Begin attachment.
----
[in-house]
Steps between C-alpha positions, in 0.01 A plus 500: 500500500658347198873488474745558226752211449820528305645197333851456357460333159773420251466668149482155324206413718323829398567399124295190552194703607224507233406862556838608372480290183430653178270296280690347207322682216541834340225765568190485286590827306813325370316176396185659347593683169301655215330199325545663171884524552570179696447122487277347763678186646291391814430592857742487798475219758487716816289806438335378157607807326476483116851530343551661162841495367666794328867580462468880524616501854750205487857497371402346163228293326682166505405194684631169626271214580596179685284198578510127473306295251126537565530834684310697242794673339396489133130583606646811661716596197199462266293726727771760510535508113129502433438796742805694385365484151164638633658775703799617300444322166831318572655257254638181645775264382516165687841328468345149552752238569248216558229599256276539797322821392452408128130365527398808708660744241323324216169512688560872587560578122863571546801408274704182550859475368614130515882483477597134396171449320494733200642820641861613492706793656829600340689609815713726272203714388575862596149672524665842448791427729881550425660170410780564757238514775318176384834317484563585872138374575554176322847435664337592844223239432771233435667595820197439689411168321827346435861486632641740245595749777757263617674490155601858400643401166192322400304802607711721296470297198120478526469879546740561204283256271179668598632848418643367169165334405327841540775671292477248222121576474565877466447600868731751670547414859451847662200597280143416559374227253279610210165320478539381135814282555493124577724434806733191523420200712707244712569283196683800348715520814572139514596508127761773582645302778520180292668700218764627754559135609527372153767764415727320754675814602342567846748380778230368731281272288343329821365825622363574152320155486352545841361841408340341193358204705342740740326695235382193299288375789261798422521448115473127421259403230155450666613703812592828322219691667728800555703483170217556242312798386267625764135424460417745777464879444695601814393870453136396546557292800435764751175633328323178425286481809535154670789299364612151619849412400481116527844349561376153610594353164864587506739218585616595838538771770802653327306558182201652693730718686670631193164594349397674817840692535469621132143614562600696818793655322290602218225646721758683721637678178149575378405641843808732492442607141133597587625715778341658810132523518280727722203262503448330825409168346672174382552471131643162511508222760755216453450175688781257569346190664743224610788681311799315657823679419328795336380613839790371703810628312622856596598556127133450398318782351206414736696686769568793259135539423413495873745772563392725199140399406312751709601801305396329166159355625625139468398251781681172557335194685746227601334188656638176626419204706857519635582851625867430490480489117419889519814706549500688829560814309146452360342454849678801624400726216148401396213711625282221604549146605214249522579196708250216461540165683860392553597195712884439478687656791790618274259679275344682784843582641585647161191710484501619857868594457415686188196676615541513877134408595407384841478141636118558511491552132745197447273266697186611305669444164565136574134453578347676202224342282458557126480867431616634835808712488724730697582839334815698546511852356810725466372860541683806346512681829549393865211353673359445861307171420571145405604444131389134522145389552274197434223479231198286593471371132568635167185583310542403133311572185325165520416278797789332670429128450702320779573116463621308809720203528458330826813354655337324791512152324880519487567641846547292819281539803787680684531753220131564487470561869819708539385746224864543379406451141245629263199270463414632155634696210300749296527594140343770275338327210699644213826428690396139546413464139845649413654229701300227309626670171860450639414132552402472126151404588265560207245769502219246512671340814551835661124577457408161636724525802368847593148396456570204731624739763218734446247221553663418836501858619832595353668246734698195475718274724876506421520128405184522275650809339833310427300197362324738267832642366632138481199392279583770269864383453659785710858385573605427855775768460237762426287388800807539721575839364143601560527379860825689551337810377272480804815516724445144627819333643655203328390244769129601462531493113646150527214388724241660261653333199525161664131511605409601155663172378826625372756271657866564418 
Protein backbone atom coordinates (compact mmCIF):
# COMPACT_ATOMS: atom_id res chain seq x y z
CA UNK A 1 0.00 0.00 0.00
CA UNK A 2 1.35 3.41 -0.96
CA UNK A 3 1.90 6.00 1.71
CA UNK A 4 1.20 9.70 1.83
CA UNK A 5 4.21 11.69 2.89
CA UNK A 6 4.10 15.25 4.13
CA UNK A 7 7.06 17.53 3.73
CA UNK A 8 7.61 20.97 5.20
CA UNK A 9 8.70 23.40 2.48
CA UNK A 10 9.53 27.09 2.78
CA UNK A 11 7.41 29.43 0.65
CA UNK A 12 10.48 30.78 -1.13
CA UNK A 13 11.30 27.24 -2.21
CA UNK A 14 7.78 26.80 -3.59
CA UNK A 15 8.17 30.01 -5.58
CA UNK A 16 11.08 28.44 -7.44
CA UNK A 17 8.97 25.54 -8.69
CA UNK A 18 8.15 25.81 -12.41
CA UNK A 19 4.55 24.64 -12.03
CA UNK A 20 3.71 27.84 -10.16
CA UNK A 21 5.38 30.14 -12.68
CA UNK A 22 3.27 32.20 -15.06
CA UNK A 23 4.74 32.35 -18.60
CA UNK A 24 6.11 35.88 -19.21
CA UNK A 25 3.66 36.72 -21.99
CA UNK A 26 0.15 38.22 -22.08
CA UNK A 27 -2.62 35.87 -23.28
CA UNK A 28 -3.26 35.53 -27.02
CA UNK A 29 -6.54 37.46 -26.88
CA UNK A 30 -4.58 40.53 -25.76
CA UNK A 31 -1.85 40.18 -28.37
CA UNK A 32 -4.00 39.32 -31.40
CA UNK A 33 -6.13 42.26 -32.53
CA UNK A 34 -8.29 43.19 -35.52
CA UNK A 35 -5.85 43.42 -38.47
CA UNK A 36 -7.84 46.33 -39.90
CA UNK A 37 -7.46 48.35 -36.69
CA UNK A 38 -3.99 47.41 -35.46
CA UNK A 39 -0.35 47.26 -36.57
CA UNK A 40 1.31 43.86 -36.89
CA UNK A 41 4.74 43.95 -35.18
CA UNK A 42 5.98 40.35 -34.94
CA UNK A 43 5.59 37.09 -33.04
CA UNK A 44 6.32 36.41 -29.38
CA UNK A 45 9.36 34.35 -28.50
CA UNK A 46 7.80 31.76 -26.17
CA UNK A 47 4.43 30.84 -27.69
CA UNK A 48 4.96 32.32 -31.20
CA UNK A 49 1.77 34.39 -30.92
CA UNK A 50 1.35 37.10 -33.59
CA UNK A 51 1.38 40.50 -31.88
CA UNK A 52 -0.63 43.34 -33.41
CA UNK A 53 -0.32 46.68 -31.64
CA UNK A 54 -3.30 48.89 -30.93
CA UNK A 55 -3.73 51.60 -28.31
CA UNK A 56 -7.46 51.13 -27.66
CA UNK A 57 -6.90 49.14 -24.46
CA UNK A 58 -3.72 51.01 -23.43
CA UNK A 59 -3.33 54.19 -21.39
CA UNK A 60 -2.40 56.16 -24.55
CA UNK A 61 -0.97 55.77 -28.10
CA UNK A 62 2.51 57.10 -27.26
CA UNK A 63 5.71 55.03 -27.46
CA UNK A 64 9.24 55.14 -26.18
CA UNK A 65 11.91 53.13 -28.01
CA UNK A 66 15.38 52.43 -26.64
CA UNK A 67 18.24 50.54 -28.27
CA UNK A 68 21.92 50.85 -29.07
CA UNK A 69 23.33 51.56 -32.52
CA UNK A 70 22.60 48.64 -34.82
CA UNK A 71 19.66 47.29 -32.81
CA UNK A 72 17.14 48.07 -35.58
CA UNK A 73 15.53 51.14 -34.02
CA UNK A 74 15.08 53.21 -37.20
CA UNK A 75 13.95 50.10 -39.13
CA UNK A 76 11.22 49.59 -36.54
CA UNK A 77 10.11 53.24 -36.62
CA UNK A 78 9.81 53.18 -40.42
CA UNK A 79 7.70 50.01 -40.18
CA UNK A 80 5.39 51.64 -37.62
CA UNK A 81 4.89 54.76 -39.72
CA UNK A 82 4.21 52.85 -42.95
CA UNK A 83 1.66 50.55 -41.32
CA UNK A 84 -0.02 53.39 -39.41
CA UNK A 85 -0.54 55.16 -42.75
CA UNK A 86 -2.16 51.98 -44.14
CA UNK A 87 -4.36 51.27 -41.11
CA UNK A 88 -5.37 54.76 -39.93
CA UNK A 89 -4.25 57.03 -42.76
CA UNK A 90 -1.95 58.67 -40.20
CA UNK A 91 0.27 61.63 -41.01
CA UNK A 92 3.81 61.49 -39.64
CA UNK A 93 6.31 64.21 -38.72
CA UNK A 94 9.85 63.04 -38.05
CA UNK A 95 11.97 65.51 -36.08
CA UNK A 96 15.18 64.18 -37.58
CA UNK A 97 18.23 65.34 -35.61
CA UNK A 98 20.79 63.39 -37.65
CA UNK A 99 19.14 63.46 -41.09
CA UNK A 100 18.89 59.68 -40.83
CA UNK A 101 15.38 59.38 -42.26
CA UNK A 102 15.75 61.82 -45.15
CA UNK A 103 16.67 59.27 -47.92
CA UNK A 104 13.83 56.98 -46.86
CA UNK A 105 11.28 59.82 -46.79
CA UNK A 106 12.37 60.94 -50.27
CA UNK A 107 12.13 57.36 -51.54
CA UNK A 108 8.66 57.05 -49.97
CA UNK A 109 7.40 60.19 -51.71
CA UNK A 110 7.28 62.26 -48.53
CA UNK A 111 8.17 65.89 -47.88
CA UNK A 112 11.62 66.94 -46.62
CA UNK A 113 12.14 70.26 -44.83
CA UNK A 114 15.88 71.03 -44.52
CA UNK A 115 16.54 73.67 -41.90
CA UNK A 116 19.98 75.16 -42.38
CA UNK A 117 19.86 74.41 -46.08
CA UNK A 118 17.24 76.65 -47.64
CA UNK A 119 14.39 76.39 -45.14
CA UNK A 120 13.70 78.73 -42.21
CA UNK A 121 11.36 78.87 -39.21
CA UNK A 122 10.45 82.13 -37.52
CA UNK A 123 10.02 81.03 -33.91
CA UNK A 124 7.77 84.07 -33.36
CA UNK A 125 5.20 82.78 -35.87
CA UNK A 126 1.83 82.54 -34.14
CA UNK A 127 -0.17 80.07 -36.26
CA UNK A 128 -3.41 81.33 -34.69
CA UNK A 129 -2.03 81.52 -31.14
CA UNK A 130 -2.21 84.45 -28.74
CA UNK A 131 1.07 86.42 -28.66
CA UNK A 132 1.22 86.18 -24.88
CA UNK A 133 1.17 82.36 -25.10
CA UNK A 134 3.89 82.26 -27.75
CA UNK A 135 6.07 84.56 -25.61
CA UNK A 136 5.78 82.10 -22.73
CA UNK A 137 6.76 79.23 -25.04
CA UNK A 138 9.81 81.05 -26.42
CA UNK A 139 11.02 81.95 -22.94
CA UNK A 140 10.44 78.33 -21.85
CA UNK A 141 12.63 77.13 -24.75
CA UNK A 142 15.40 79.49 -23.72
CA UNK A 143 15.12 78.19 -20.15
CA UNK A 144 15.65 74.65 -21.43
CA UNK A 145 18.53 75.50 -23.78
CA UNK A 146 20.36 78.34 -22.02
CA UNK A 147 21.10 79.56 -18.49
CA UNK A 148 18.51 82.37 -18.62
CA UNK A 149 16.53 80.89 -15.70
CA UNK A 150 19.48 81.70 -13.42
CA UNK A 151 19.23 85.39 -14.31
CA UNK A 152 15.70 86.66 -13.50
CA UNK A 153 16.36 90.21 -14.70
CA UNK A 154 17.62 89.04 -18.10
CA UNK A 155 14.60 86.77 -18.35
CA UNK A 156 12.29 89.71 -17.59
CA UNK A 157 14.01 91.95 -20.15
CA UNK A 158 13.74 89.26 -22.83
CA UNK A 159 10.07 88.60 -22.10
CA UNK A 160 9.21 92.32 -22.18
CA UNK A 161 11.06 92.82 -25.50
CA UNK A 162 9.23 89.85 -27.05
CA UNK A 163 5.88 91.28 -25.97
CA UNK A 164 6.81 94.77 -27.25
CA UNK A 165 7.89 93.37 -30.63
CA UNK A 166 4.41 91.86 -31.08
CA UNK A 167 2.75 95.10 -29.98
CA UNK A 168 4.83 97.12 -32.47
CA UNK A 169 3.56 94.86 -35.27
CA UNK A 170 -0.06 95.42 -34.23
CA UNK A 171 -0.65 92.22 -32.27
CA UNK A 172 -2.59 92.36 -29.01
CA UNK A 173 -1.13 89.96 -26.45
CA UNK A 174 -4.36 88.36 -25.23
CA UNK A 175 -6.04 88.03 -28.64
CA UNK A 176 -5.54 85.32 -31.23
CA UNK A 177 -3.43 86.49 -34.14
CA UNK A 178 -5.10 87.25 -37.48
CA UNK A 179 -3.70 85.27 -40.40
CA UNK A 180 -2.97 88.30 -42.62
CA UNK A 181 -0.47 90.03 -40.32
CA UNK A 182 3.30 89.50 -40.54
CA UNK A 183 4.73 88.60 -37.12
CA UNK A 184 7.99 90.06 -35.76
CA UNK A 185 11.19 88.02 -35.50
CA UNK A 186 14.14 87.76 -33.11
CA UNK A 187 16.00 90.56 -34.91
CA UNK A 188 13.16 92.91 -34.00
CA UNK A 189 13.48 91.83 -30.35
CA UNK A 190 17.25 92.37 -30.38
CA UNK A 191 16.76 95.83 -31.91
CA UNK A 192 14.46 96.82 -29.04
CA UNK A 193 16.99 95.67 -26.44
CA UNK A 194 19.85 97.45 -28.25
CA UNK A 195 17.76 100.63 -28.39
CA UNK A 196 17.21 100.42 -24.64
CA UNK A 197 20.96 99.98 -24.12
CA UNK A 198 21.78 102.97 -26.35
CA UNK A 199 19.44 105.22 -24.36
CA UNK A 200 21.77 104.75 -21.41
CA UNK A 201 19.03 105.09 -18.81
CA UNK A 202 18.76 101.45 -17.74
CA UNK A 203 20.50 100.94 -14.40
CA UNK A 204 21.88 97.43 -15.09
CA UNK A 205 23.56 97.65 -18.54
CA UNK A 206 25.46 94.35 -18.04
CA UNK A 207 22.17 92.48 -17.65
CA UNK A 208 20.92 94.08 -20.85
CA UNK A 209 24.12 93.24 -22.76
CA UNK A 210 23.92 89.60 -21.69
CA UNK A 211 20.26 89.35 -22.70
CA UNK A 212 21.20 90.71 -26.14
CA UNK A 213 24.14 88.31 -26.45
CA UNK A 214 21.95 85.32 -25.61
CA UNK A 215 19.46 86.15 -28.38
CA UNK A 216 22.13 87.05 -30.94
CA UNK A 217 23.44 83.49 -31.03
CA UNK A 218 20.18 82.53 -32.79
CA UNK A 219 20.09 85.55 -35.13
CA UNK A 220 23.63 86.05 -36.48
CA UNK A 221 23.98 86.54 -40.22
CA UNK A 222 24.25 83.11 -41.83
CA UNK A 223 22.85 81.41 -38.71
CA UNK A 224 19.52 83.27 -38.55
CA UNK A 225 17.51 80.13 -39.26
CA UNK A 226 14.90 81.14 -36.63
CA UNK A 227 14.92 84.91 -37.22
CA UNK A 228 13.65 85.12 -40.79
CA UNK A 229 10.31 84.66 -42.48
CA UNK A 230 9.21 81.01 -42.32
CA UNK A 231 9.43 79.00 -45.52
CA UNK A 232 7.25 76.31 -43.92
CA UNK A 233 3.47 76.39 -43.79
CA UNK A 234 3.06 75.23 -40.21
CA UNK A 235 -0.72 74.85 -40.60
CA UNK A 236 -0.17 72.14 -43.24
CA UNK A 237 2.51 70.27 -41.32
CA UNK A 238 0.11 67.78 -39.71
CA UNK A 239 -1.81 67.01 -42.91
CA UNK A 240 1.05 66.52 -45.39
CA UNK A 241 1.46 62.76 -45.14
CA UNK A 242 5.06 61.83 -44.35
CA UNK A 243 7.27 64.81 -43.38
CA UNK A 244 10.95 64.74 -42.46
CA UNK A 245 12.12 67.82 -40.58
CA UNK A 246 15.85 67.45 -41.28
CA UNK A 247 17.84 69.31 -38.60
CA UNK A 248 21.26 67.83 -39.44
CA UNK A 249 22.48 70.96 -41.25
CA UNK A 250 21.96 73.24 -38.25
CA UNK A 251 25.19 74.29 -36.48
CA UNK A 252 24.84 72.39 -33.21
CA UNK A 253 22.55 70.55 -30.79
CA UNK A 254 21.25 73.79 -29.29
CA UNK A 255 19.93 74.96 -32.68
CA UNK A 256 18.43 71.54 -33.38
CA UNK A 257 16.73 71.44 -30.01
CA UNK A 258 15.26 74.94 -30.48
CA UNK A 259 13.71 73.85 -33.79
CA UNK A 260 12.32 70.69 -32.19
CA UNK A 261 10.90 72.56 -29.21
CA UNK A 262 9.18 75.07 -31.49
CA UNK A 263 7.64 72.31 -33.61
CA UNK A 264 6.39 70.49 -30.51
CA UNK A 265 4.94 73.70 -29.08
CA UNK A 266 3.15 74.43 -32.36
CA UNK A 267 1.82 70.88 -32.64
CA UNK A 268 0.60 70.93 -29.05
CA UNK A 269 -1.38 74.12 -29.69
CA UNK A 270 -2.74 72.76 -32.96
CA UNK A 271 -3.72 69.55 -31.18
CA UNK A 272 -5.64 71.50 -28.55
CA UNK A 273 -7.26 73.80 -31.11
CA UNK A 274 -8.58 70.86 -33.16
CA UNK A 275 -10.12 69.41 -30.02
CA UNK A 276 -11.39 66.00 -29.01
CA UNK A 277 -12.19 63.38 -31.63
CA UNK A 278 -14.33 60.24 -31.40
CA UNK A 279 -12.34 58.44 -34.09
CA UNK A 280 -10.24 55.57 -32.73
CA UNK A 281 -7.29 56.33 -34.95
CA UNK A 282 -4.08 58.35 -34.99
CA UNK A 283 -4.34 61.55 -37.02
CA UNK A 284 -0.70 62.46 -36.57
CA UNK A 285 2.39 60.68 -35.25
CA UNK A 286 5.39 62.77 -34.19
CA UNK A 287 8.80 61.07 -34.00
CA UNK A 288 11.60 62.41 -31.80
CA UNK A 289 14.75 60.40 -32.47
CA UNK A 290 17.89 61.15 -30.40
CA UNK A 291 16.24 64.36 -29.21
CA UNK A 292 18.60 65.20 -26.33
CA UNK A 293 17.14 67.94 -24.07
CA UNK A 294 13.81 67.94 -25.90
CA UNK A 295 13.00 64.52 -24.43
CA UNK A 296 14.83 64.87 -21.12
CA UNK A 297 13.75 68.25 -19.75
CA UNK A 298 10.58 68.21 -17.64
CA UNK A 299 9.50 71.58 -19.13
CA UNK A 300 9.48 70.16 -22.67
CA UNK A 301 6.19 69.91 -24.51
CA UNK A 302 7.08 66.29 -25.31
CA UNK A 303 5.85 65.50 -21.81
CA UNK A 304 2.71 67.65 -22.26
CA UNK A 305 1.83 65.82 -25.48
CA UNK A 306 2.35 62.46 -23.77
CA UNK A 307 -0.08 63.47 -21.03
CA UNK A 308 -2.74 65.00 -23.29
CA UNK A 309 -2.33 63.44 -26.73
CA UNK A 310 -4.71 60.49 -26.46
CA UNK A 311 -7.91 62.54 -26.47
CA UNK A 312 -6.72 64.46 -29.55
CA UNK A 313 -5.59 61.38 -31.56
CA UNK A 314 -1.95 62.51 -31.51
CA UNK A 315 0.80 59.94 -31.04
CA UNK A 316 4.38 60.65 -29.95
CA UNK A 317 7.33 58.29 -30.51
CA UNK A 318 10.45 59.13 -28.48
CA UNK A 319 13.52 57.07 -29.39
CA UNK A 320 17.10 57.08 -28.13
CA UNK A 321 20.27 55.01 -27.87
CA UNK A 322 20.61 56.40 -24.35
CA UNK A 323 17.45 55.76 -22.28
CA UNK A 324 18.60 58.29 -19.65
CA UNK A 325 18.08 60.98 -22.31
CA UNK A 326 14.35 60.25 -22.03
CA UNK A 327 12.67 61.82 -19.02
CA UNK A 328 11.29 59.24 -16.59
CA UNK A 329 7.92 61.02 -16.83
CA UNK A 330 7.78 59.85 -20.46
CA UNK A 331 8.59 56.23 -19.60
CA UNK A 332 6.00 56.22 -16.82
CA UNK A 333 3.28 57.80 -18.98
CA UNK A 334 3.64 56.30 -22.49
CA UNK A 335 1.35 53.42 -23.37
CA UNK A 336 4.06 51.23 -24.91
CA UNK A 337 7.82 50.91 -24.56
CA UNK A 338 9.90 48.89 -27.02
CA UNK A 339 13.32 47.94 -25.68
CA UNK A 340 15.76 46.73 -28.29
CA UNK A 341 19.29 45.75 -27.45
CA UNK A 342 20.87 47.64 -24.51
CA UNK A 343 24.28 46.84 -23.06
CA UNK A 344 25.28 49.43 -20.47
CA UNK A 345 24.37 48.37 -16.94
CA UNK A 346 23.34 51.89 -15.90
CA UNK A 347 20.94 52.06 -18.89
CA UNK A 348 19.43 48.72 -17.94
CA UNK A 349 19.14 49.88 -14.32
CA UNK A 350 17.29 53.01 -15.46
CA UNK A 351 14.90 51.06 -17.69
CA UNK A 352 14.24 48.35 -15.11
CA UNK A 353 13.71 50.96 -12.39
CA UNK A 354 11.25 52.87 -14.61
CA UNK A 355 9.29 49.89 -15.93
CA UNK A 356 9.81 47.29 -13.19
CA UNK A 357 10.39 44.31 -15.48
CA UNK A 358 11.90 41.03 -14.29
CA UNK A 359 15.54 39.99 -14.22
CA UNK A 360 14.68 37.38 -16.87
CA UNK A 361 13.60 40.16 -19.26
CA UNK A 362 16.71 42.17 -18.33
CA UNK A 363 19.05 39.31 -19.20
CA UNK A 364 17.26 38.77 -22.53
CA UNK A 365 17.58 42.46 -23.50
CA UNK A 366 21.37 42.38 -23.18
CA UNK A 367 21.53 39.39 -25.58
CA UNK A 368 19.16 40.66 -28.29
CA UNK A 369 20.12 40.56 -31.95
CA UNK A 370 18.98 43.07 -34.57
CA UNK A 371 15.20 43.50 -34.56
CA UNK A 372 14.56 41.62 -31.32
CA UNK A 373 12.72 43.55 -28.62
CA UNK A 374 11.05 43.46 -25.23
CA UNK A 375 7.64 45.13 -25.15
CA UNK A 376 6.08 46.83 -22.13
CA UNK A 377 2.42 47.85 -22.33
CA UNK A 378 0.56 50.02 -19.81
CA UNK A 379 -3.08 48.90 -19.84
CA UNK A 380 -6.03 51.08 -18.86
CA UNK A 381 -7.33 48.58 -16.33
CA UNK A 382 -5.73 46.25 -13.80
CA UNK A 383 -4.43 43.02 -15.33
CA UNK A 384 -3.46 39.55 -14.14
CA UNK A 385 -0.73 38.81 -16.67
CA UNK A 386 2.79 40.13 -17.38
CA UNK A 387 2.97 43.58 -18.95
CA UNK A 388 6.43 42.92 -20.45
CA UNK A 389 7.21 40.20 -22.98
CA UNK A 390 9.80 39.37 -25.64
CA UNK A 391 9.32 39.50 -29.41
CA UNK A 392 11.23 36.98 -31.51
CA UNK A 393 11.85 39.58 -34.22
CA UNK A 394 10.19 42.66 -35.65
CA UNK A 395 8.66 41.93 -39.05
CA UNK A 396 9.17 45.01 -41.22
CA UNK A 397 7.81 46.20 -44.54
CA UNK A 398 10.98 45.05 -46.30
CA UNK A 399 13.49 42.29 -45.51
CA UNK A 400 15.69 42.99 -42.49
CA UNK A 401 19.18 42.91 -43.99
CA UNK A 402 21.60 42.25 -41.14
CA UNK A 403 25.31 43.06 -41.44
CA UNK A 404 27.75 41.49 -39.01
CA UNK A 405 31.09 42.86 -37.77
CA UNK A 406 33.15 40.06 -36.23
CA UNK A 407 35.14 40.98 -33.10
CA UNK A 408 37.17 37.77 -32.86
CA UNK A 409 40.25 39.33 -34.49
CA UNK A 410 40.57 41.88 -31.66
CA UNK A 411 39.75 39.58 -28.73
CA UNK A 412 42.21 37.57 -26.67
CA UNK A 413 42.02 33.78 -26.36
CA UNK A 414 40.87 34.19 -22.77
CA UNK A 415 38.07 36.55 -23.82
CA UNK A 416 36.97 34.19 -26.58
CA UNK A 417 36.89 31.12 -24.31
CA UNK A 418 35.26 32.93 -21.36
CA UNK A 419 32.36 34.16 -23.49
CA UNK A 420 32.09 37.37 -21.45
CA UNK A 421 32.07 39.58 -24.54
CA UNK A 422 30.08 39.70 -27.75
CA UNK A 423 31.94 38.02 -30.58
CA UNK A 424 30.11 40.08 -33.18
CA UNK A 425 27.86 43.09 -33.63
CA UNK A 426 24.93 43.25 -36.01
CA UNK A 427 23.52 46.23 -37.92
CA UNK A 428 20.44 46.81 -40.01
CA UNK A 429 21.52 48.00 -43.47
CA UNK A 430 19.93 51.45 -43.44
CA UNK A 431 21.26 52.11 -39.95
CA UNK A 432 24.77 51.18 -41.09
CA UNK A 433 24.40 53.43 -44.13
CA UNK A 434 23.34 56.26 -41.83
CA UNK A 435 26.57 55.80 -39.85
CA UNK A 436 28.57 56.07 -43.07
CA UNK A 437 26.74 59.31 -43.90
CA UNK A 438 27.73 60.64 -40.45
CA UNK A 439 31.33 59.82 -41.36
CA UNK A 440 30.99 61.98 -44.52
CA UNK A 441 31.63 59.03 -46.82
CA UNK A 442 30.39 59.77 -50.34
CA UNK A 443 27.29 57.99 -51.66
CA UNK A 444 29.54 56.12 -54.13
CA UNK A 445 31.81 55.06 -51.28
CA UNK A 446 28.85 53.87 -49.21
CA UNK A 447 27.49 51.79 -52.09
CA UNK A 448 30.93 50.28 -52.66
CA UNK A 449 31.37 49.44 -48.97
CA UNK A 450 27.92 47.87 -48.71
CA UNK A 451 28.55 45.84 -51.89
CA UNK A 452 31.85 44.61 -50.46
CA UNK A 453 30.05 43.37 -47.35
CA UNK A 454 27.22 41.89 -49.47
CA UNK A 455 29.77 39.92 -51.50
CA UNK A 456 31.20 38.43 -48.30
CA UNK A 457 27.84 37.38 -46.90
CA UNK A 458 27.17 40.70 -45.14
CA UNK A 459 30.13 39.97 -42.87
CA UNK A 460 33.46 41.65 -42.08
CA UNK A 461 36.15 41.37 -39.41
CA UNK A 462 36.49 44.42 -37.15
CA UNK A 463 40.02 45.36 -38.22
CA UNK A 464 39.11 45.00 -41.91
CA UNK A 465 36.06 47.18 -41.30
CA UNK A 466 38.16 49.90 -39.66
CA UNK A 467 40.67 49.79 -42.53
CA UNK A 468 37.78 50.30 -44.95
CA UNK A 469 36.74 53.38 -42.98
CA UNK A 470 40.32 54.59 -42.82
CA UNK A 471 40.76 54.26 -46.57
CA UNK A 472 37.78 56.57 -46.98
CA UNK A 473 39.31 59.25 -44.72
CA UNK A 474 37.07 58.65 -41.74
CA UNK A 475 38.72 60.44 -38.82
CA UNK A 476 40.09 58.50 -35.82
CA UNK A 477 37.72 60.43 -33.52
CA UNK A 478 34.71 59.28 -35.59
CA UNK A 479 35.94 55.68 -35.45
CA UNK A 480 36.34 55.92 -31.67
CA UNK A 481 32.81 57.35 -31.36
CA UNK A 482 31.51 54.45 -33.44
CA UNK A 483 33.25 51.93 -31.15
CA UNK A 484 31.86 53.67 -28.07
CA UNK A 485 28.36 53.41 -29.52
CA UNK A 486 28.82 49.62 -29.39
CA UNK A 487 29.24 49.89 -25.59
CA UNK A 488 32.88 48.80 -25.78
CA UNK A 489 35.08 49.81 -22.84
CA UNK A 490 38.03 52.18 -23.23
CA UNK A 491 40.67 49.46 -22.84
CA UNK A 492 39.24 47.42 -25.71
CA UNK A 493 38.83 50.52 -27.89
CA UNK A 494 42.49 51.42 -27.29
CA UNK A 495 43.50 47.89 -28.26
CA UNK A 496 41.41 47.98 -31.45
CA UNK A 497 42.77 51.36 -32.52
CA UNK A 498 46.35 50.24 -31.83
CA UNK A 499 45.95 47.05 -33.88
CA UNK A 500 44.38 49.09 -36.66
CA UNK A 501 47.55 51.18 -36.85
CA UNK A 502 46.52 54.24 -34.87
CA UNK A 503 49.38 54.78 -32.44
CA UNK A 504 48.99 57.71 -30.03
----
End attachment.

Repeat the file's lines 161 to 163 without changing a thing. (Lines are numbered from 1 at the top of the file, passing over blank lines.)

CA UNK A 157 14.01 91.95 -20.15
CA UNK A 158 13.74 89.26 -22.83
CA UNK A 159 10.07 88.60 -22.10